HEALTH CARE — LIEBERMAN: ‘THERE’S NO REASON’ TO DEAL WITH THE UNINSURED UNTIL AFTER THE RECESSION: Last week, Sen. Mike Enzi (R-WY), the most conservative member of the so-called bipartisan “Gang of Six” working on the Senate Finance Committee’s health care bill, stated that he preferred that Congress deal with reform incrementally. “[W]e need to break it down into smaller parts than we have now and put it through one at a time,” Enzi said. Yesterday on CNN, Sen. Joe Lieberman (I-CT) embraced Enzi’s idea. Lieberman said Congress should address the nearly 50 million uninsured — but just not yet. “I’m afraid we’ve got to think about putting a lot of that off until the economy is out of recession,” said Lieberman. “There’s no reason we have to do it all now.” Lieberman added that using the reconciliation process to pass health care reform “won’t be good for the Obama presidency.” Noting that the insured currently pay for the uninsured through rising premiums, Sen. Ben Cardin (D-MD) challenged Lieberman’s approach. “We’ve got to bring down the cost of health care,” Cardin argued. “It’s difficult to do that by ignoring those who don’t have health insurance today.” An editorial in Sunday’s New York Times agreed: “If nothing is done to slow current trends, the number of people in this country without insurance or with inadequate coverage will continue to spiral upward. That would be a personal tragedy for many and a moral disgrace for the nation. It is also by no means cost-free. Any nation as rich as ours ought to guarantee health coverage for all of its residents.”

The Justice Department’s Office of Professional Responsibility “has recommended reversing the Bush administration and reopening nearly a dozen prisoner-abuse cases, potentially exposing Central Intelligence Agency employees and contractors to prosecution for brutal treatment of terrorism suspects.”
President Obama “has approved the creation of an elite team of interrogators to question key terrorism suspects,” which will be “made up of experts from several intelligence and law enforcement agencies.” The interrogators will be required to “stay within the parameters of the Army Field Manual when questioning suspects.”
Seven months into the Obama administration, only 43 percent of the 500 senior policymaking positions requiring Senate confirmation have been filled. The New York Times reports that the vacancies are “a reflection of a White House that grew more cautious after several nominations blew up last spring, a Senate that is intensively investigating nominees and a legislative agenda that has consumed both.”
The health insurance industry has so successfully lobbied Congress “in the early stages of the healthcare overhaul deliberations that it is poised to reap a financial windfall.” “It’s a bonanza,” one health insurance executive said of plans to require all Americans to have insurance, adding that the industry’s reaction to negotiations can be “boiled down to one word: ‘Hallelujah!'”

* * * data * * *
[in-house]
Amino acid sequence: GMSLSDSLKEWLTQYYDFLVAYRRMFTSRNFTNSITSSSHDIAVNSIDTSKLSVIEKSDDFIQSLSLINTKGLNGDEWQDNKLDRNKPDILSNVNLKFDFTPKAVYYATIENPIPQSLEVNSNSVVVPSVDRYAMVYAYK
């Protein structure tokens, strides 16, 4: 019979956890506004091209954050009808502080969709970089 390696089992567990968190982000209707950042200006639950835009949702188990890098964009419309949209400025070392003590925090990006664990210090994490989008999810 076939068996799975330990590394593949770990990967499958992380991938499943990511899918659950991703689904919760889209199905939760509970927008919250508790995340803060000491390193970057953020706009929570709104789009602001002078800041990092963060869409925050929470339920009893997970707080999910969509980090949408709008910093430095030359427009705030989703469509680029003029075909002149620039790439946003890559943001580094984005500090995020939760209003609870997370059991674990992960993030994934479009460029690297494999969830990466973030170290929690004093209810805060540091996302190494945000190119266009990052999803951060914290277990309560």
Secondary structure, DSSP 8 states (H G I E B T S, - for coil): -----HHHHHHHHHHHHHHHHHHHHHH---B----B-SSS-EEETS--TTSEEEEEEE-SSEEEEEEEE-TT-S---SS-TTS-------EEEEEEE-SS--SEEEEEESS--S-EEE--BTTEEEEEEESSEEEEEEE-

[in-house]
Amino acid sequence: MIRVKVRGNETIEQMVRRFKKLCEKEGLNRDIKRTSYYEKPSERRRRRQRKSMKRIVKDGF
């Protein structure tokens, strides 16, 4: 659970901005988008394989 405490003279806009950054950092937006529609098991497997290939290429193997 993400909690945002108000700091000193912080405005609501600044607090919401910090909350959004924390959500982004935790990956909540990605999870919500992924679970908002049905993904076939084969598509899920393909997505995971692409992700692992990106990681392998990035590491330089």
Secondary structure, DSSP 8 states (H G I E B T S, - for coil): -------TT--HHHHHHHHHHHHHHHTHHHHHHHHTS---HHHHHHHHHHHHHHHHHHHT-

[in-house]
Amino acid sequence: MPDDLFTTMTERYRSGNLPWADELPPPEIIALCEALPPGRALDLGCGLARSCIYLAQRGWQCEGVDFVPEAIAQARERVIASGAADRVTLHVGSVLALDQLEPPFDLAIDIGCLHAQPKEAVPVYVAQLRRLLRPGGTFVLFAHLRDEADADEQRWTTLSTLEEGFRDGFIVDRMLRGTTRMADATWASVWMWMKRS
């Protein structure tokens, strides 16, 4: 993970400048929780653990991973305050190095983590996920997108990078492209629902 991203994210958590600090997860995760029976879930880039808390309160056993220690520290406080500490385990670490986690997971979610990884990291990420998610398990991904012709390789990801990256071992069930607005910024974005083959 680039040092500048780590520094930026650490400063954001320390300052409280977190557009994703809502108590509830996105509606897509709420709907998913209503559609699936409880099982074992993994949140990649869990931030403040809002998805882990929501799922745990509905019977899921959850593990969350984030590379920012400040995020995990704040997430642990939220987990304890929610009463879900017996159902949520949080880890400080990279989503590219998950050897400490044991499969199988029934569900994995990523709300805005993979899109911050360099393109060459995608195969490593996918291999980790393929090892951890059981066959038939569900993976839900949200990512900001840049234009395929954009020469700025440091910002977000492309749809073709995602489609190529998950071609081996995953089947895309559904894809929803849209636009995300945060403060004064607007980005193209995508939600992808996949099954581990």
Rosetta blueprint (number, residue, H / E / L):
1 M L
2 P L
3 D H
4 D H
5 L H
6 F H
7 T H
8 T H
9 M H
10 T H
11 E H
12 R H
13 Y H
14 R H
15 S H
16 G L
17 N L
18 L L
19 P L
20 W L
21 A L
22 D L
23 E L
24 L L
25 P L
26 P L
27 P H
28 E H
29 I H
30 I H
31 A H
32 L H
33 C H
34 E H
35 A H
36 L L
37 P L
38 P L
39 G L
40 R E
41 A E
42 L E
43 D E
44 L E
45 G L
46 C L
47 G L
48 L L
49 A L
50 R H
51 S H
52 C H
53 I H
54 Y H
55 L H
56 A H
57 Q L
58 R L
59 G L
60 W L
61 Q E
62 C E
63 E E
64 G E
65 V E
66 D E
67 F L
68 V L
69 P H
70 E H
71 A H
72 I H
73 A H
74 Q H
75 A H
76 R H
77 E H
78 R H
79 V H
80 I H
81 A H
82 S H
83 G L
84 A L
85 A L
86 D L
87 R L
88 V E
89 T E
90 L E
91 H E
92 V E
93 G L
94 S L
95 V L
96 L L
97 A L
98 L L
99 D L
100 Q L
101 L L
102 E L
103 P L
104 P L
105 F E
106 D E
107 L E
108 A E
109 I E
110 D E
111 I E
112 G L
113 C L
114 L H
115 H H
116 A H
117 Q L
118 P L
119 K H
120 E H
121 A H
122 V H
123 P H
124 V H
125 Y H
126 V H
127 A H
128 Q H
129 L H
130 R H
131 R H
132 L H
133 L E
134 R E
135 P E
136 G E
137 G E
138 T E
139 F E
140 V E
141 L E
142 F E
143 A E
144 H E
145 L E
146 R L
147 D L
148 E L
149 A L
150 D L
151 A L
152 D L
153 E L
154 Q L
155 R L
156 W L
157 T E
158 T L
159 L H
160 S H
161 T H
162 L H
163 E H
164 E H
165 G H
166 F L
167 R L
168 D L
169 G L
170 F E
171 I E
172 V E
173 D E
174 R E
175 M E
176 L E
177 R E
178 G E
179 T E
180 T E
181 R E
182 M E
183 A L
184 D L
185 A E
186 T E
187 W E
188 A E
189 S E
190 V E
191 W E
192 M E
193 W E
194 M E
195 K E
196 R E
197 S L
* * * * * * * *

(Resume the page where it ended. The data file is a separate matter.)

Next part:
U.S. military commanders in Afghanistan “told President Obama’s chief envoy to the region this weekend that they did not have enough troops to do their job, pushed past their limit by Taliban rebels who operate across borders.” The prospect of more troops poses problems for Obama in dealing with an unpopular war, “compounded by new questions over the credibility of the Afghan government.”

Joint Chiefs of Staff Chairman Adm. Mike Mullen said that the situation in Afghanistan is “serious” and “deteriorating.” He warned that “the Taliban insurgency has gotten more sophisticated while the Afghan people increasingly fear for their safety.”
On Friday, Federal Reserve Chairman Ben Bernanke offered his most optimistic outlook since the financial crisis started, saying the economy is on the cusp of recovery. But despite his upbeat tone at the annual Fed conference in Jackson, WY, Bernanke cautioned that the recovery is likely to be “relatively slow at first.”
In an e-mail interview with Roll Call, Sen. Mike Enzi (R-WY), a member of the “Gang of Six,” claimed that some health care legislation would allow the government to decide who lives or dies. “The real concern people should have is with the comparative effectiveness provisions of the HELP Committee and House bills, which would give Washington bureaucrats the power to decide literally whether patients would live or die by rationing newer, more expensive therapies,” Enzi said.
Energy-rich states are facing budget crunches as gas prices plunged to a record low Friday. In Texas, revenues from taxes on gas production fell 43%, resulting in a loss of over $1 billion in revenue.
And finally: While many Martha’s Vineyard residents are excited about the Obama family’s vacation plans, “the island’s small cadre of marijuana farmers” are nervous. “The word was that some of the island marijuana growers actually had to get their crops in early,” said Mike Seccombe, a senior writer for the Vineyard Gazette. “They thought the helicopters scoping the place out for the president may have had something to do with drug enforcement.”